This is a three part guest blog by ELGL member Mariela Alfonzo with State of Place.
PART II: MVPS AS ANTIDOTES FOR ZOMBIE CITIES
3) Build MVP Approach:
In Lean Startup terms, an MVP, or a minimum viable product, is “that version of a new product which allows a team to collect the maximum amount of validated learning about customers with the least effort.”
This doesn’t mean the product is “embarrassingly” minimal. The MVP still has to “deliver enough customer value” for the startup to better understand if their solution addresses a customer need (problem/solution fit) and if enough customers have the problem the startup is trying to solve (product/market fit).
The MVP isn’t about releasing early and often either: validated learning isn’t about deploying an early version of a product, acquiring customer feedback, quickly incorporating some of the feedback, and re-releasing the product.
This kind of feedback loop is not the same as the learn, measure, build loop we discussed last time.
The purpose of the MVP is to help you test your specific,falsifiable hypotheses as quickly as possible.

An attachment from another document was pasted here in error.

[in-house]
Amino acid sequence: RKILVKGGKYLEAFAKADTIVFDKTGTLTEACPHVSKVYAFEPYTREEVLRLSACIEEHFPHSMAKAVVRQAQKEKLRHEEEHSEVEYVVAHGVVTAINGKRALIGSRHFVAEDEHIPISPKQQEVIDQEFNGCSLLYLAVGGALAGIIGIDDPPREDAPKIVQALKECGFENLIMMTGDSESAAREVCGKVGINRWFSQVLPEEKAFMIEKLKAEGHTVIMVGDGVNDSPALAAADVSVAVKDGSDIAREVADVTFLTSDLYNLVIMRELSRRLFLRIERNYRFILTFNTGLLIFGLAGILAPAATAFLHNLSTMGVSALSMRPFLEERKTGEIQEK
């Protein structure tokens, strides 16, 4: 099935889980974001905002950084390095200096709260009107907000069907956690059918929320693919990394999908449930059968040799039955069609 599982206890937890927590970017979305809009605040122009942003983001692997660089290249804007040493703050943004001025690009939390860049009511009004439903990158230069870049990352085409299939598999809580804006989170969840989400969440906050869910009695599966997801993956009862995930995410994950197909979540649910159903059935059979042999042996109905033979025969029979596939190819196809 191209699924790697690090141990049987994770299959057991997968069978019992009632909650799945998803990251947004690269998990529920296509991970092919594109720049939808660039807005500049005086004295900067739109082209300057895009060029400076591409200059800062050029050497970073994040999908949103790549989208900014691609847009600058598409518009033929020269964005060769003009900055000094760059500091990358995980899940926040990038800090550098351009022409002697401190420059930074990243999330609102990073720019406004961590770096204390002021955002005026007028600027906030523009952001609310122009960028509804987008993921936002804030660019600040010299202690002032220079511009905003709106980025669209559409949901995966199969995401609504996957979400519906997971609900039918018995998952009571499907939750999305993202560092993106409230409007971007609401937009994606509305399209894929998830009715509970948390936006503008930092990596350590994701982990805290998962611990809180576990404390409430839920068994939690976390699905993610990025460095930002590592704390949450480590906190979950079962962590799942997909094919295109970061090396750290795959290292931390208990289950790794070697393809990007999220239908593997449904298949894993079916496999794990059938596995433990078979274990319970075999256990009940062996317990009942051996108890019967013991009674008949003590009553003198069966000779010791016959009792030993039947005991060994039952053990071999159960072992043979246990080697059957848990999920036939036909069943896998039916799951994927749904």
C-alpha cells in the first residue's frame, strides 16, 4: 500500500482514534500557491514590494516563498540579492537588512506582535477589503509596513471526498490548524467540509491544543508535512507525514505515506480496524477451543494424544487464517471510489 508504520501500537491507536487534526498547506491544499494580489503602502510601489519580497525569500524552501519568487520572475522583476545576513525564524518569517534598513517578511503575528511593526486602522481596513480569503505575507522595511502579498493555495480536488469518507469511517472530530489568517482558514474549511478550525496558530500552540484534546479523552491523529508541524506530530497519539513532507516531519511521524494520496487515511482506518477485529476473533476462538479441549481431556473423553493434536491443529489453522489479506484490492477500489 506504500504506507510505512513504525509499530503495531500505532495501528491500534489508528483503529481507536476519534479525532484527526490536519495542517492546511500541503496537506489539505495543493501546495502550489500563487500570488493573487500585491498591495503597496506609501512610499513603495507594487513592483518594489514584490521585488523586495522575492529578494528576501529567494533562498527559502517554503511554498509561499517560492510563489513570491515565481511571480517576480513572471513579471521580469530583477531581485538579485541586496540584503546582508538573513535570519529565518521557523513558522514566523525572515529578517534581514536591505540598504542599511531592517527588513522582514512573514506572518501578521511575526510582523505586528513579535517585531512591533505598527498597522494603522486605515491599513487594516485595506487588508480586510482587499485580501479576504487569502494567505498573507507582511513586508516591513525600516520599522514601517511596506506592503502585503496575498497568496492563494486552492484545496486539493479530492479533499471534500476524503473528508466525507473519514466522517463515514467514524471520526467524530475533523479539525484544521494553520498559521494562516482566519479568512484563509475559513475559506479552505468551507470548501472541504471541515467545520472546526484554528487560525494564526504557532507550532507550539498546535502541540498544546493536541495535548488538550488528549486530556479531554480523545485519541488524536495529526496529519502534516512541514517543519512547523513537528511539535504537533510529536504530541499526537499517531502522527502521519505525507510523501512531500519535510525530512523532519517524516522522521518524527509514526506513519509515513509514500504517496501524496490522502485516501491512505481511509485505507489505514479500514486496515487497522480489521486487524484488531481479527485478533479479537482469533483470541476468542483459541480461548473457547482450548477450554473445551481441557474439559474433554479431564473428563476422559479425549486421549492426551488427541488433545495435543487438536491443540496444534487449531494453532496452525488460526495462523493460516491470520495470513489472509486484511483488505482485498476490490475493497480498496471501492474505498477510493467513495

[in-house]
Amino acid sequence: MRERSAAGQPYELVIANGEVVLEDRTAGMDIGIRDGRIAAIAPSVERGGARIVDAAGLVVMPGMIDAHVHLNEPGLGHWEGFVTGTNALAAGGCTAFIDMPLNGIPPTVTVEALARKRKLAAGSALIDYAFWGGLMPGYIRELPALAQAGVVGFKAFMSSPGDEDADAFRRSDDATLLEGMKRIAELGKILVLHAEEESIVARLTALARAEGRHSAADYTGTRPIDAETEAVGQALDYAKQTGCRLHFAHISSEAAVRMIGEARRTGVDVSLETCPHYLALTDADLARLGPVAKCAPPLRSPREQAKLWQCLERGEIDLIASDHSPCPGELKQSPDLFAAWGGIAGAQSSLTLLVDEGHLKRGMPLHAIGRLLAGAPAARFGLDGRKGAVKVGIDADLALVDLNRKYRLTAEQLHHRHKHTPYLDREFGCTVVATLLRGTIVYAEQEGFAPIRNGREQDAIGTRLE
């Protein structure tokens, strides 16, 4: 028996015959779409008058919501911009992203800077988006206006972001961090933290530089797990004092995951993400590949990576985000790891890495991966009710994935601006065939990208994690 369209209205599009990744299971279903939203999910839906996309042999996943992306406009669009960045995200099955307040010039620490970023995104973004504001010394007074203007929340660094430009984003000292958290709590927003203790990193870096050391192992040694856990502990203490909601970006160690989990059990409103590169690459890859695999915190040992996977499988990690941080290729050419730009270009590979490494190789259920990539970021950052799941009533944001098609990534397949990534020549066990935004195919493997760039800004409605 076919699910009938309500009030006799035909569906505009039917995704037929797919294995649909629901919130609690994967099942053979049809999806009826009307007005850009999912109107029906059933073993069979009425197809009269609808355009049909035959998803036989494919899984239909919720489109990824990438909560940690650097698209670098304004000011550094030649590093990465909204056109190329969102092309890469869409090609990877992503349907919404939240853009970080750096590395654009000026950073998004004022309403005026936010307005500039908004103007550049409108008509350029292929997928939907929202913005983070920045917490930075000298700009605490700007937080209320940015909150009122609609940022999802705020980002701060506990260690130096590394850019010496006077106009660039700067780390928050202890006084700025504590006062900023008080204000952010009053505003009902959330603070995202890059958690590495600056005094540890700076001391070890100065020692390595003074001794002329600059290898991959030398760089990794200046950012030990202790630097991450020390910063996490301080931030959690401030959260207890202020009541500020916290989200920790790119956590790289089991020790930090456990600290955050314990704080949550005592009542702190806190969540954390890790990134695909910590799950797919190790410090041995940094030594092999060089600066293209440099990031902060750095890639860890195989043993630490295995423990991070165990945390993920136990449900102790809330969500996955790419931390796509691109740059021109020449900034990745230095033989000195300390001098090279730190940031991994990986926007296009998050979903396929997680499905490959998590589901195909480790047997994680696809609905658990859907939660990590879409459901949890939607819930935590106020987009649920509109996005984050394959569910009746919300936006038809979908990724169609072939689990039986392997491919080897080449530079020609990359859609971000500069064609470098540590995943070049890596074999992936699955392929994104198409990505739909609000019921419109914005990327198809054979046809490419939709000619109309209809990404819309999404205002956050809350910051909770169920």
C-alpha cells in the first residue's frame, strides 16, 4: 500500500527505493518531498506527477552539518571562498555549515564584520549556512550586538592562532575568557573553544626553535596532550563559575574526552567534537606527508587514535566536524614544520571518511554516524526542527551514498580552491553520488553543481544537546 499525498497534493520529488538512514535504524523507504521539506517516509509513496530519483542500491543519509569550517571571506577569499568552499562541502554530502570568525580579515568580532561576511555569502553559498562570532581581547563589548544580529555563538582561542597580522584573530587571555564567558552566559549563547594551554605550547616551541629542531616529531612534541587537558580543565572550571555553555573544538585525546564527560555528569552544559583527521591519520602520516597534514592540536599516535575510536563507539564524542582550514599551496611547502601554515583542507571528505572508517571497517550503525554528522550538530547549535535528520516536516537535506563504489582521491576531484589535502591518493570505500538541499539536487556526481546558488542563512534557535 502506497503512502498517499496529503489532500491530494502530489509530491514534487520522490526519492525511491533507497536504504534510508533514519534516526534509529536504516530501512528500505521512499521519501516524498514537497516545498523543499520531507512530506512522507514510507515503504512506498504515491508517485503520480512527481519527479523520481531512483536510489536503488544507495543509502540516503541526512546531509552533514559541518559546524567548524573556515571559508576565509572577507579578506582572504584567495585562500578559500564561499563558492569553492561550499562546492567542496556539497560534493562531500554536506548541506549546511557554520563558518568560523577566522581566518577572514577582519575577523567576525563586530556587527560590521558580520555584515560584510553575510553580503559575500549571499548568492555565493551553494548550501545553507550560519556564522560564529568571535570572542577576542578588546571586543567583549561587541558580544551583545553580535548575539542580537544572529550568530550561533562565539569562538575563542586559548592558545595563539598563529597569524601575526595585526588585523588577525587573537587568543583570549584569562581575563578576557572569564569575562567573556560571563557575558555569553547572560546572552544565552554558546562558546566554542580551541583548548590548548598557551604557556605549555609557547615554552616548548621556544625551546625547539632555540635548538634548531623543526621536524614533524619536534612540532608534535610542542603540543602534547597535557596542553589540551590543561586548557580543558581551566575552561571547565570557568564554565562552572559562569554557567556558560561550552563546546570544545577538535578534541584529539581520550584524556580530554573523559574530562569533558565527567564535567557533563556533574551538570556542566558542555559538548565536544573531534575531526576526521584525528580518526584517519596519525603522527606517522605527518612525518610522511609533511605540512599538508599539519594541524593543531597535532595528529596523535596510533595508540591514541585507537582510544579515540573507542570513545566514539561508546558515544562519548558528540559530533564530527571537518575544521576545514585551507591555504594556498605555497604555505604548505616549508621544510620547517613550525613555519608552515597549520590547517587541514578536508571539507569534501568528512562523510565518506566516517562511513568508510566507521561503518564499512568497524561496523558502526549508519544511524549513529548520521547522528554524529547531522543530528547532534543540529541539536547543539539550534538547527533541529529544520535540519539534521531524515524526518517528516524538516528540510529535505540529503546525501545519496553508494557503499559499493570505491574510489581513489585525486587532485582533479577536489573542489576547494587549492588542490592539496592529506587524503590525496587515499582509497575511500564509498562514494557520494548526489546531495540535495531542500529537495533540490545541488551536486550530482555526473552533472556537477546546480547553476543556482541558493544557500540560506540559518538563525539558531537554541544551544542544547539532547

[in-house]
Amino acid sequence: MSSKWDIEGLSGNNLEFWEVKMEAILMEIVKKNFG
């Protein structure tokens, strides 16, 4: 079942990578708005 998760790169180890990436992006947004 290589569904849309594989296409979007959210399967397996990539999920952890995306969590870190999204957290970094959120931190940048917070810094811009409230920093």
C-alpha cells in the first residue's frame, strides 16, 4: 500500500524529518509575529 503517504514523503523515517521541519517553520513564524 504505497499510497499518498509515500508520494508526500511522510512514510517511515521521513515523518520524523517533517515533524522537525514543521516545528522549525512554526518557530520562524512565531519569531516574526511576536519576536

SO WHAT DOES THIS HAVE TO DO WITH CITIES?
For example: A city wants to build pocket parks in a neighborhood that they believe is lacking in green space. It’s already passed the sniff test – or more precisely, the city has validated an assumption about its “customer problem” by conducting 10 customer interviews.
Although the city’s proposed solution for its lack of green space problem is a pocket park, the approval process for that kind of project is lengthy and its cost, not insignificant. The pocket park itself is not an appropriate MVP. Instead, the city decides to temporarily transform two parking spaces into a pop-up mini pocket park and invites the five “customers” who felt their neighborhood needed more green space (the “early adopters”) to be part of the process and test out the space (Stay tuned for how State of Place™ can help with this process!).
This MVP still delivers enough of the value the city wants to deliver to its “customers” – green space – to test the its hypothesis and get further customer insight before investing in a full-sized pocket park.
Most importantly, the MVP allows the city to avoid spending a lot of time planning and/or building something nobody wants or needs.
While in this example, the MVP itself was inspired by what has now become an annual worldwide tactical urbanism event –Park(ing) Day – the purpose of the MVP isn’t just about building a temporary green space.
In fact, the lean startup warns against falling in love with the product – or in the case of Lean Placemaking™ and cities, the project. As entrepreneurs – or planners and designers alike – it’s easy to fall into this trap, especially given relative training and expertise. But the MVP is about more than just the P – it’s about saving precious time and resources by gaining valuable knowledge and validating assumptions before moving forward – or not.